The Argentine Bible Society approved its support for the Toba Old Testament Project in April 2014. It was an answer to prayer, as we can now plan ahead, knowing that we are not on our own. New team members Ana and Estela both participated in the June meeting, and we were able to finish revising Esther. This book now moves on to the next stage, in which copies will be given to selected readers, who will then give us their feedback. In October, Michael and Samuel Almada, OT Consultant with ABS, worked with Hilario and Estela on the final checking of Ruth, Esther and Jonah.
Video: September 2014 >
In December 2014, 300 copies of a booklet were received for distribution. The demand was so great that the five translators, given the task of sharing them out between the different churches in each Toba village, were left straight away with no more stock. One man, seeing me walking through the town centre in Juárez, came over to greet me and then the first thing he asked was, did I have any of the new Bible story books?
The first of the workshops was organised by the Argentine Bible Society (ABS), in early December 2014, gave a brief introduction for the translators in writing Bible text with a keyboard.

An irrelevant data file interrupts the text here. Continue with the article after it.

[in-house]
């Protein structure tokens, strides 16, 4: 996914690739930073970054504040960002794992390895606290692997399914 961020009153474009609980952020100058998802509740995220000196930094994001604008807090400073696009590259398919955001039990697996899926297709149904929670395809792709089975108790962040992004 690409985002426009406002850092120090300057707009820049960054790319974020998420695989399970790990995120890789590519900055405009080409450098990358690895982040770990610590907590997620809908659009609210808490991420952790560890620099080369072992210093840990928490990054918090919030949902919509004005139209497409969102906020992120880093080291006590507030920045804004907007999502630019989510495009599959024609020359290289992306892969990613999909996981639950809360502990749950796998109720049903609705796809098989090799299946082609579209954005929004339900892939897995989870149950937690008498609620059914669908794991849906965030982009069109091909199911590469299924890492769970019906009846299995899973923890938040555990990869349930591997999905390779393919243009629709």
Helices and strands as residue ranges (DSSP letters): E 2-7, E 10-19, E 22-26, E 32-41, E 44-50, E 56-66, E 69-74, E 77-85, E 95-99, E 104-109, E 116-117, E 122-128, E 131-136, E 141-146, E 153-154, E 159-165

A second computer workshop organised by ABS was held in Córdoba, central Argentina, from 9th-12th March 2015. The main focus of this workshop was to look at how to use Paratext, the program we use for working with Scriptures.
Training Course for Indigenous Bible translators: A representative from our project and also from the Argentine Bible Society office in Cordoba, went to a training course held in Lima, Peru from the 18th to 29th May 2015 and found the course very helpful.
July 2016: Five new laptops have now been purchased and handed to the translators, and a short introductory course was given to them. They will now endeavour to continue their work directly on the computer. Some will need a lot of help at first, while others are already quite used to the Bible translation software. Video >
Paratext is a tool designed to help translators, exegetical advisers, translation consultants, project support staff produce quality translations from the point of view of both format and content.
ParaTExt 7 > ParaTExt 8 >